Gait analysis in patients treated with spinal cord stimulation

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Gait analysis in patients treated with spinal cord stimulation
Gait analysis in patients treated with spinal cord stimulation
L. P. Ardigò1, A. Giordano3, C. Bonezzi2, D. Miotti2, G. Bazzini1 and F. Saibene1, 4
C. S. A. M. - Ergonomia, Istituto scientifico di Pavia of the Fondazione S. Maugeri, Clinica del Lavoro e
della Riabilitazione, IRCCS, Italy
2
Unità di Terapia del Dolore, Istituto scientifico di Pavia of the Fondazione S. Maugeri, Clinica del
Lavoro e della Riabilitazione, IRCCS, Italy
3
Servizio di Bioingegneria, Istituto scientifico di Veruno of the Fondazione S. Maugeri, Clinica del
Lavoro e della Riabilitazione, IRCCS, Italy
4
Laboratory of Physiology I. T. B. A., CNR, Milano/Italy
1
Introduction
Spinal cord stimulation has been used for about 30 years to manage different chronic pain syndromes
(Bennett et al., 1999, Bonezzi et al., 2000). The procedure offers several potential benefits: relatively
simple implantation technique, control of stimulation parameters by patients, and reversibility. Besides an
objective pain evaluation it is important to follow the potential benefits of a spinal cord stimulator (SCS;
Pisces-Quad Model electrodes, Medtronic, Inc. Minneapolis, MN) with simple functional tests related to
common everyday activities, like walking (North et al., 1991).
Methods
Five patients (4 males and 1 female, mean±standard deviation 65±14.1 y, 72±10.5 kg, 165±7.9 cm) with
failed back surgery syndrome (FBSS) performed a standard test walking 8 times at their spontaneous
speed (SW) and 8 times at their fastest velocity (FW) along a 9 m walkway. The test was performed at the
beginning of their first admission (A), after SCS implant (I) and about 3 months later (L). The 3D
position of their feet was digitised (100 Hz) by an automatic motion analyser (ELITE, B.T.S., Milan,
Italy) and then processed by a gait analysis software (Giordano et al., 1999), to measure: speed (s), step
length (sl, average between left step and right one), step frequency (sf), monopodal stance (ms) and single
foot support (ss).
Results & Discussion
All the measured and derived parameters were expressed as the ratios I/A and L/A. At SW (5 subjects), s,
sl, sf, ms and ss, were respectively 1.33±0.21, 1.18±0.14, 1.12±0.06, 1.12±0.11 and 0.94±0.06 for I/A;
and 1.64±0.83, 1.46±0.73, 1.12±0.06, 1.13±0.10 and 0.93±0.04 for L/A. At FW (2 subjects), s, sl, sf, ms
and ss were respectively 1.15, 1.17, 0.99, 1.09 and 0.95 for L/A, 1.66, 1.82, 0.93, 1.13 and 0.93 for I/A.
At SW the large speed increase, observed already at I, was due to an increase of both sl and sf, while at L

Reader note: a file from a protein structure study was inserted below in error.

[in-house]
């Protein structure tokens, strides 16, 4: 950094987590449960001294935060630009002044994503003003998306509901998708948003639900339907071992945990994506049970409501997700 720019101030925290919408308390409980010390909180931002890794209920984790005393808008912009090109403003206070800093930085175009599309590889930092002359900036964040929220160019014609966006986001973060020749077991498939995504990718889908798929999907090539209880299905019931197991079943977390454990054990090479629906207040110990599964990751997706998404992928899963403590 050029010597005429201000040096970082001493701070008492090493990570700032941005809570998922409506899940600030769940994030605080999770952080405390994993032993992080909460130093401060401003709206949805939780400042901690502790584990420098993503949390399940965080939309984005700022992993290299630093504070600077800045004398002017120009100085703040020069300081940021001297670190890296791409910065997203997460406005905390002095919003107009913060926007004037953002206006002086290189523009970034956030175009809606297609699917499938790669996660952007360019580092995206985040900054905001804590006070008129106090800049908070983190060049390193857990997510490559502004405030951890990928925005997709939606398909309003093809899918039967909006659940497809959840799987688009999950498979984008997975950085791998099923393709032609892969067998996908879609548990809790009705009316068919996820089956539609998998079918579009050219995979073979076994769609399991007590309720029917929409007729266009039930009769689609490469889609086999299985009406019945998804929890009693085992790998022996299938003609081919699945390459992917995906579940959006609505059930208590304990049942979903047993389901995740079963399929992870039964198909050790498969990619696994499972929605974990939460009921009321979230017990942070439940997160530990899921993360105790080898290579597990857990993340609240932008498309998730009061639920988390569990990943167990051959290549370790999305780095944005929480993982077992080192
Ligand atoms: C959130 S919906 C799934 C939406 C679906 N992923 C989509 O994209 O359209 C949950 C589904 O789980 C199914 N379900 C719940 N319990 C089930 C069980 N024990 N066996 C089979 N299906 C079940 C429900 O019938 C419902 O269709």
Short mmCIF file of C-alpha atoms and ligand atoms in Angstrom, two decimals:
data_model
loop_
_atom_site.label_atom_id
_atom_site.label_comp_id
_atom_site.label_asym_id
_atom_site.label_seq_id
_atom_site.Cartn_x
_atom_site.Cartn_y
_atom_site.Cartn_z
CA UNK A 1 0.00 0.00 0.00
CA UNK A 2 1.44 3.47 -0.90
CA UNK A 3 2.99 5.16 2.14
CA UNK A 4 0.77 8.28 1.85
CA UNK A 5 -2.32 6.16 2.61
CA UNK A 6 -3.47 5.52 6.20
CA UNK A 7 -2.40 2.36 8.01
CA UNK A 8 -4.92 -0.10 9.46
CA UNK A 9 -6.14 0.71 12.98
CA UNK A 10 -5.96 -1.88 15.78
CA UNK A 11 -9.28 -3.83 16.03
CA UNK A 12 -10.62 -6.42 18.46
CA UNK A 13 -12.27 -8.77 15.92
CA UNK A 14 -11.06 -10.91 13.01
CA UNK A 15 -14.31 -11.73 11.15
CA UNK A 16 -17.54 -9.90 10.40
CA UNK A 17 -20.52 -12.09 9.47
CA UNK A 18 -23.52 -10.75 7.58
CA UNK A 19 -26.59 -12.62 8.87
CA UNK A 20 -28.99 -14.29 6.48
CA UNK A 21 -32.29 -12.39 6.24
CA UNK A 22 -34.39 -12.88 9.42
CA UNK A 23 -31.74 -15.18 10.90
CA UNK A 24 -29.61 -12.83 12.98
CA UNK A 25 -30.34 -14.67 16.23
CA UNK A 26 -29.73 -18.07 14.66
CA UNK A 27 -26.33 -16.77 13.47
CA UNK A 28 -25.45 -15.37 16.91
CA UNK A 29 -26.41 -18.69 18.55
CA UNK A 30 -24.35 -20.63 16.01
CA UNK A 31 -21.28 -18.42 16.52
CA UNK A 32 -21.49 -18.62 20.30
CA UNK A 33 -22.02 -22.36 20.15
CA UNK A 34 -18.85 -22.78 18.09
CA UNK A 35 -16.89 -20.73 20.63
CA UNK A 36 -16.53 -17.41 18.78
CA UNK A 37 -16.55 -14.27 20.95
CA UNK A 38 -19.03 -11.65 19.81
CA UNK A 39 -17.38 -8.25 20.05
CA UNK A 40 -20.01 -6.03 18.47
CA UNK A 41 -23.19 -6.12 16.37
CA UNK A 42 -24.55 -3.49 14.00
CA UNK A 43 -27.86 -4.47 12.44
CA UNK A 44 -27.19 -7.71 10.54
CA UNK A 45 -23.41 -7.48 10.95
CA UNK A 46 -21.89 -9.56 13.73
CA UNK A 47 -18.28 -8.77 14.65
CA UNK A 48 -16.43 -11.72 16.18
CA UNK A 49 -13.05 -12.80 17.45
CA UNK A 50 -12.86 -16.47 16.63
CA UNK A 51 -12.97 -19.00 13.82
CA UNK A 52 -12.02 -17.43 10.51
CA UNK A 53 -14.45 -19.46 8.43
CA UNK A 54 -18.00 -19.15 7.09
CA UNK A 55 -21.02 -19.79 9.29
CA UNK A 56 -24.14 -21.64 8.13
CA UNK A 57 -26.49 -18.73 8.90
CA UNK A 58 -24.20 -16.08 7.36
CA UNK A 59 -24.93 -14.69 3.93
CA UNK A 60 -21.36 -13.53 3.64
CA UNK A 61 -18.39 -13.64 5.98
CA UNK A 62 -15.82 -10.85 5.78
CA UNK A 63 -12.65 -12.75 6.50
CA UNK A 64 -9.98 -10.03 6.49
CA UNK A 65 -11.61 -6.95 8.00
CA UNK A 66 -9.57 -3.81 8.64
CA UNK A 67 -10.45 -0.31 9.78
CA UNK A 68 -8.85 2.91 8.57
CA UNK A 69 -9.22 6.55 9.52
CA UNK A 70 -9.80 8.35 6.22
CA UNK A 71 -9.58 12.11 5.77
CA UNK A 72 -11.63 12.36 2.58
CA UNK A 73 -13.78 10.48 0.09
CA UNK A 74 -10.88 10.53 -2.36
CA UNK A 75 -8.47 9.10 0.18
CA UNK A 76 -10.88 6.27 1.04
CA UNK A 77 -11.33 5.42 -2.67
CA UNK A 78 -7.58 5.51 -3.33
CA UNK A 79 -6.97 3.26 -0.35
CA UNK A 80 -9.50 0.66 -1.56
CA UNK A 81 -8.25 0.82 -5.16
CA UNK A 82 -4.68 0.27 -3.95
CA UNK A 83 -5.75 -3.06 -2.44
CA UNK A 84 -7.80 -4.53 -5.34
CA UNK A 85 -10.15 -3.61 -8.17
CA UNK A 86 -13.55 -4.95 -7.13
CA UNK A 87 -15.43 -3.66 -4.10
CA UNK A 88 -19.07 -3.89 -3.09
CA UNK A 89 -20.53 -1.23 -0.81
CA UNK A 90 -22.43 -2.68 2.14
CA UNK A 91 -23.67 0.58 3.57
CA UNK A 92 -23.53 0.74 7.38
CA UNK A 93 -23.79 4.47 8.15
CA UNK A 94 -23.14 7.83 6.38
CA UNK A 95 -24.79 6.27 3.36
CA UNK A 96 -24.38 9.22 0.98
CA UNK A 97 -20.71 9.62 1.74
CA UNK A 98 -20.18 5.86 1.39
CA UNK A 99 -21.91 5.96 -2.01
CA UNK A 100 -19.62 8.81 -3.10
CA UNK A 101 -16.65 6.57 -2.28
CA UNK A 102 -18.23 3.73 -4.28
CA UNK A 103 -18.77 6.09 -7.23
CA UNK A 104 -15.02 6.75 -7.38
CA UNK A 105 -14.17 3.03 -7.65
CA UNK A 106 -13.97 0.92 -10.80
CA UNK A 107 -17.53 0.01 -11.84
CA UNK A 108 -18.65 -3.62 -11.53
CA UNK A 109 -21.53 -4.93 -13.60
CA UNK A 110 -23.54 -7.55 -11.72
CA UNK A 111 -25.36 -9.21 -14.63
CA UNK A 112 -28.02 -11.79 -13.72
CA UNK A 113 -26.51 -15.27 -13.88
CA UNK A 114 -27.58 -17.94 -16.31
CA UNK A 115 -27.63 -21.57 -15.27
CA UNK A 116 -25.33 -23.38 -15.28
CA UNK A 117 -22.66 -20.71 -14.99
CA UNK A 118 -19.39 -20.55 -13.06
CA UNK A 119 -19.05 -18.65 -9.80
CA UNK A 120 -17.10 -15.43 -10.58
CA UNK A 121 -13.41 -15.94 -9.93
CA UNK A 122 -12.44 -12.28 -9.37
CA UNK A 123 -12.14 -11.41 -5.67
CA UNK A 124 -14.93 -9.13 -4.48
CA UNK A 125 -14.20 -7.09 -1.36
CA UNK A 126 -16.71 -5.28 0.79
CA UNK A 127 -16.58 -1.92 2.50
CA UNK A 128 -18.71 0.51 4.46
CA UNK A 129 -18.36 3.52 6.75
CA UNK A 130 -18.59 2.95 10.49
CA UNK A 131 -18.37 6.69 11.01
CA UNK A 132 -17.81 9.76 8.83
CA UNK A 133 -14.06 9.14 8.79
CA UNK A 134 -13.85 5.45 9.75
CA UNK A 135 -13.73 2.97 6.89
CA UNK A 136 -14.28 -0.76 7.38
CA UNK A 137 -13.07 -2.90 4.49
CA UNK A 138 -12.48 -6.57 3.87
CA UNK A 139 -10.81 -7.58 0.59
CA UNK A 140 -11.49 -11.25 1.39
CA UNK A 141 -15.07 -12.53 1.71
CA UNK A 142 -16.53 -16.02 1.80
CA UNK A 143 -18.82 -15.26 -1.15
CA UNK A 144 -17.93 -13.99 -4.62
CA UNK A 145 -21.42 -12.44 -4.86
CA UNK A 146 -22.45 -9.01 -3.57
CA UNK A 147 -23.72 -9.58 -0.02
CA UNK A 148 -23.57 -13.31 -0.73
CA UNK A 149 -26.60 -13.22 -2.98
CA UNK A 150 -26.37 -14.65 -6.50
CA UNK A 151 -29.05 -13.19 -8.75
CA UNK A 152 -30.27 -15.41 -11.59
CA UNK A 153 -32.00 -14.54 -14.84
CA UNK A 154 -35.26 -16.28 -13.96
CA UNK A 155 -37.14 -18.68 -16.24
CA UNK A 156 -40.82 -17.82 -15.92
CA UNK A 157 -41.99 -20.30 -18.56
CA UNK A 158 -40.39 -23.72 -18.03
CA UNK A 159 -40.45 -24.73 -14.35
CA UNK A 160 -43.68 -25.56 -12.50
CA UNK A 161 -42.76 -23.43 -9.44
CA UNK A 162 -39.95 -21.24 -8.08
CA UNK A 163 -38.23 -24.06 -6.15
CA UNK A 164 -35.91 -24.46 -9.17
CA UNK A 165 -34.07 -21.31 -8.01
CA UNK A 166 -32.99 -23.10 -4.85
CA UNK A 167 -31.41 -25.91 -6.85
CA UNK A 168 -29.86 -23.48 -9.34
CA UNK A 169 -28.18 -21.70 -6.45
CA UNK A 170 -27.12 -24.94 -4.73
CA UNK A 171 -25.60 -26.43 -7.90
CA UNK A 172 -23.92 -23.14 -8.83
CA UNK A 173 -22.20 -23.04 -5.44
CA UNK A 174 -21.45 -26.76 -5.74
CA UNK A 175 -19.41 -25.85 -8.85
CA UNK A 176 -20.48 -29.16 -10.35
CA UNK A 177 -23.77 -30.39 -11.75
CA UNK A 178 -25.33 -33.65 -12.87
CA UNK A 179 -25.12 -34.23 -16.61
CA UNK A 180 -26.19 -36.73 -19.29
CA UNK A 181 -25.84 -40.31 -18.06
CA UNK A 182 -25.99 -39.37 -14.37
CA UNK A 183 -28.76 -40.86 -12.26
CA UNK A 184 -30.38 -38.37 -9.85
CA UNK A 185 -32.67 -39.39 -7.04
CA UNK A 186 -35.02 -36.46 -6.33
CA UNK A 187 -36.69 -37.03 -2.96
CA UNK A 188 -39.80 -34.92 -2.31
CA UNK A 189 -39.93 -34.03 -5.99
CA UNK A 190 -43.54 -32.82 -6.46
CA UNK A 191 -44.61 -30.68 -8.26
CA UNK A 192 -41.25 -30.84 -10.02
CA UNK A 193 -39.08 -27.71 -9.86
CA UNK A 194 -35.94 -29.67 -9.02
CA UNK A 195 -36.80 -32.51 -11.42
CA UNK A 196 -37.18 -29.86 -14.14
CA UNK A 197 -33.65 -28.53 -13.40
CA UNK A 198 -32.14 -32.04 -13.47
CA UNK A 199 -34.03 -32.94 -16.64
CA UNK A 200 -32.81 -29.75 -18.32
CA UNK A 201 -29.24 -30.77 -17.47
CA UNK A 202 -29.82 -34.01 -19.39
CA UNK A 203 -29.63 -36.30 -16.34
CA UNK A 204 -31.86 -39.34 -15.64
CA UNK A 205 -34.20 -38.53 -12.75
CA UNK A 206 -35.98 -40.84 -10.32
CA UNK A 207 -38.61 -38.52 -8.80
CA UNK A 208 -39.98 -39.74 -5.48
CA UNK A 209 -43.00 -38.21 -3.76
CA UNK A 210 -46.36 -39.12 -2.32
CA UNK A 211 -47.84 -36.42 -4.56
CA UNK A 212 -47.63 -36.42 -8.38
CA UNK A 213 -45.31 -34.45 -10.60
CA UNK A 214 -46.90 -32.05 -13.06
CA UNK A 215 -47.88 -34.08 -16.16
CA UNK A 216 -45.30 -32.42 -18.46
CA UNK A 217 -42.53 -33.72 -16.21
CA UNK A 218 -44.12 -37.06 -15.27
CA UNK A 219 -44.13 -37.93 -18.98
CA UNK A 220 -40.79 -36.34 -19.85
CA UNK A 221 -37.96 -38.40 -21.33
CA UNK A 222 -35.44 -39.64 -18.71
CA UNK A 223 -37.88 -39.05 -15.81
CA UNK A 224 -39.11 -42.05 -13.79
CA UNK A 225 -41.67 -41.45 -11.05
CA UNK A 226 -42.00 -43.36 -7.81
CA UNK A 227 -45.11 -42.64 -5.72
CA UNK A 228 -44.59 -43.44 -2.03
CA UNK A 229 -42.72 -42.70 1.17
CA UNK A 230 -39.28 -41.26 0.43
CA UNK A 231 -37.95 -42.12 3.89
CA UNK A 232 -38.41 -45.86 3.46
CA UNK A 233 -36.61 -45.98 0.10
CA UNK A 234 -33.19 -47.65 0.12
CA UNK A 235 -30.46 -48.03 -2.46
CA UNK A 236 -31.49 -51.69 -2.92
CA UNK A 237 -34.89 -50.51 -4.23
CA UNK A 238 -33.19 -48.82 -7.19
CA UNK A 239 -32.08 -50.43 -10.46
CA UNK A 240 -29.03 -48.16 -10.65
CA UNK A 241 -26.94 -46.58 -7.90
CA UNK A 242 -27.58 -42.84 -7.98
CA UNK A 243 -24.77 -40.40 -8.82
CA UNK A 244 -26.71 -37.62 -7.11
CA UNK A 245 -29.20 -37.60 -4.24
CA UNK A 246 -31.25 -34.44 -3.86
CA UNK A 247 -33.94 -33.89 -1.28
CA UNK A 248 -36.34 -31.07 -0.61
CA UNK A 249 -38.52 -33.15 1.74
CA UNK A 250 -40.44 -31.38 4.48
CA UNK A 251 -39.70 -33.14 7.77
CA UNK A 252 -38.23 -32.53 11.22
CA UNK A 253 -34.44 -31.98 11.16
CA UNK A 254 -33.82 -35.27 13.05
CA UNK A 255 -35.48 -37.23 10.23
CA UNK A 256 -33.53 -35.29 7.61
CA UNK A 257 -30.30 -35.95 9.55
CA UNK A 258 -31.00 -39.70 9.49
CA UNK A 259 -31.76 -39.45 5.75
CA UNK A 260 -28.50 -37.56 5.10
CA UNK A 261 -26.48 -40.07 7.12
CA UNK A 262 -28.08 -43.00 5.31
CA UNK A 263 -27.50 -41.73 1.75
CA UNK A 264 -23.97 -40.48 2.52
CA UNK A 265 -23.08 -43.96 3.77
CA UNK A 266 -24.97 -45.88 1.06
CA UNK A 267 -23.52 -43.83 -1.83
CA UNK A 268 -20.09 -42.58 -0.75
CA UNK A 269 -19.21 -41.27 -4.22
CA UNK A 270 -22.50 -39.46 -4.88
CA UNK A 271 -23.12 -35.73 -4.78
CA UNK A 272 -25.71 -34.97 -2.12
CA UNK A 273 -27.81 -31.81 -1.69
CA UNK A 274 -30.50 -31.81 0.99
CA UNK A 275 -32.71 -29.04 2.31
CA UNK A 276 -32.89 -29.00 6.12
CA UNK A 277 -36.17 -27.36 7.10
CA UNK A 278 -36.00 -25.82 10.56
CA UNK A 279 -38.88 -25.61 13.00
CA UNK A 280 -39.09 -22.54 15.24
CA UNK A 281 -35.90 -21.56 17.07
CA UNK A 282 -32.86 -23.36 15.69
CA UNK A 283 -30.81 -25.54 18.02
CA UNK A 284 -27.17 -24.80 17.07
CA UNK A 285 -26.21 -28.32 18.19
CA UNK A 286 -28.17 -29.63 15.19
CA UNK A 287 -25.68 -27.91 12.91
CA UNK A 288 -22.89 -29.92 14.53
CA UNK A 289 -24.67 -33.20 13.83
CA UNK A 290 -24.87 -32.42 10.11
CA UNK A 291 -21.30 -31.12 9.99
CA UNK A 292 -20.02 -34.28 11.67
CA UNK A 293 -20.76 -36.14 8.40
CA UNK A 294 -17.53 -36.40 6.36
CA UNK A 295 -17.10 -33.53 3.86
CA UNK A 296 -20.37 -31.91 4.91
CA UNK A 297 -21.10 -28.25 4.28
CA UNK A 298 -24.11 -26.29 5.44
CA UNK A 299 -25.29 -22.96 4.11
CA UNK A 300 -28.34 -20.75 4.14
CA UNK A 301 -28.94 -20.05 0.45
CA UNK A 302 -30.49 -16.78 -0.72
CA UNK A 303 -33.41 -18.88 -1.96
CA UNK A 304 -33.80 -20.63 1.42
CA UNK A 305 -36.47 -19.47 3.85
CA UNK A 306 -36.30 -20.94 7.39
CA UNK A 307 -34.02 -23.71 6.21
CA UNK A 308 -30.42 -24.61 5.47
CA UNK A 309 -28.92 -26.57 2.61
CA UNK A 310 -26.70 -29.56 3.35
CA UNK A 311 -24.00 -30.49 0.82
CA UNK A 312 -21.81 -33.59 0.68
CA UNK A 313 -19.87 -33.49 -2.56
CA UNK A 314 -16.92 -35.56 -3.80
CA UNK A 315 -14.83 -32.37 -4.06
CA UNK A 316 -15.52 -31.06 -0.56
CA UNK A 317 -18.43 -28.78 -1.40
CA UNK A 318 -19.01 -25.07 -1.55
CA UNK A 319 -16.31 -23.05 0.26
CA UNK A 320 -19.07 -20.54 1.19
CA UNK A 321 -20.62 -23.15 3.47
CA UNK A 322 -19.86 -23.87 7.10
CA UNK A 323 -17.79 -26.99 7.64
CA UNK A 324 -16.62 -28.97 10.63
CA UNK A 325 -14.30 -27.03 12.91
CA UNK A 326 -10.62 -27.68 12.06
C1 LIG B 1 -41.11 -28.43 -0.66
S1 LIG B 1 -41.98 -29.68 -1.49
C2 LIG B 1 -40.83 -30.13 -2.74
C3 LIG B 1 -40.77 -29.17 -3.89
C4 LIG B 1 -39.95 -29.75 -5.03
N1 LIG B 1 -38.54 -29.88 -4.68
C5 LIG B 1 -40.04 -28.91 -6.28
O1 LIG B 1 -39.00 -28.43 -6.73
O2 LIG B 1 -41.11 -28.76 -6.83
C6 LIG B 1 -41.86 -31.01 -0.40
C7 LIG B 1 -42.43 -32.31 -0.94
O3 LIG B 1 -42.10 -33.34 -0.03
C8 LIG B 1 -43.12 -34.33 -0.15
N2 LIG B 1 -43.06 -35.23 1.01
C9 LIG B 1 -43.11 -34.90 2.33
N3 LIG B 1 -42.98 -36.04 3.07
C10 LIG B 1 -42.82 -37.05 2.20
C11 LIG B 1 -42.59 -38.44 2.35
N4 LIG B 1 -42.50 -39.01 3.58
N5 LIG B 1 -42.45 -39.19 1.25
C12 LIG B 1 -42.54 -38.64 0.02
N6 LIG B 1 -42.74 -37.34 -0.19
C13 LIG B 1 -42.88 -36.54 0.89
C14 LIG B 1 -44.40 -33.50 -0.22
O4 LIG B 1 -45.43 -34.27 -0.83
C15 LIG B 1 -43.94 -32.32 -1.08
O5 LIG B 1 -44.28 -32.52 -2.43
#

the further speed increase was mostly due to sl (fig. 1, left). The monopodal stance which is considered a
positive outcome indicator, increased at I, remaining thereafter constant (fig. 2, left), besides the ss
decreases already at I and then remains constant (fig. 3, left). At FW only sl contributes to the s increase
(fig. 1, right), ms increases (fig. 2, right) and ss decreases (fig. 3, right).
The speed increment measured at A and L on the 9 m walkway test was similar to that measured in 6 min
walking test (Enright et al., 1998), that was terminated. without symptoms of fatigue. However at the
same speed, the cost of walking, measured on a treadmill as energy expended per unit distance and unit
body mass, remained at rather high values also after SCS implant. It must be acknowledged that the
reduced walking ability depends not only on the pain, but also on impairment of the functionality due to
long history of muscles disuse, and it takes time to recover to full normality. This simple test allows to
quantify the functional effect of SCS implant during the follow-up. More experiments are needed to
provide better insight of the argument.
2.5
1=A
2
sl
sl/sf/s
1.5
sf
1
s
0.5
0
I/A
L/A
I/A
L/A
Figure 1: sl, sf and s, as I/A and L/A, at SW (left) and FW (right)
1.25
1=A
1
ms
ms
0.75
0.5
I/A
L/A
Figure 2: ms, as I/A and L/A, at SW (left) and FW (right)
I/A
L/A
1
1=A
ss
ss (ill side)
0.75
ss (healthy side)
0.5
I/A
L/A
I/A
L/A
Figure 3: ss, as I/A and L/A, at SW (left) and FW (right)
References
Bennett D.S. et al. Neuromodulation, 2(3), 202-210, 1999.
Bonezzi C. et al. Proceedings of the ninth World Congress on Pain: Progress in Pain Research and
Management, 16, 993-998, IASP Press Seattle, 2000.
North R.B. et al al. Neurosurgery, 28(5), 692-699, 1991.
Giordano A. et al. Riassunti del Convegno nazionale: Analisi del movimento in clinica: presente e futuro,
55, Roma 1999.
Enright P.L. et al. Am J Respir Crit Care Med, 158(5/1), 1384-1387,1998.
Acknowledgements
The authors aknowledge the assistance of Edda Capodaglio in sampling data and Raffaella Bettaglio in
helping with patients.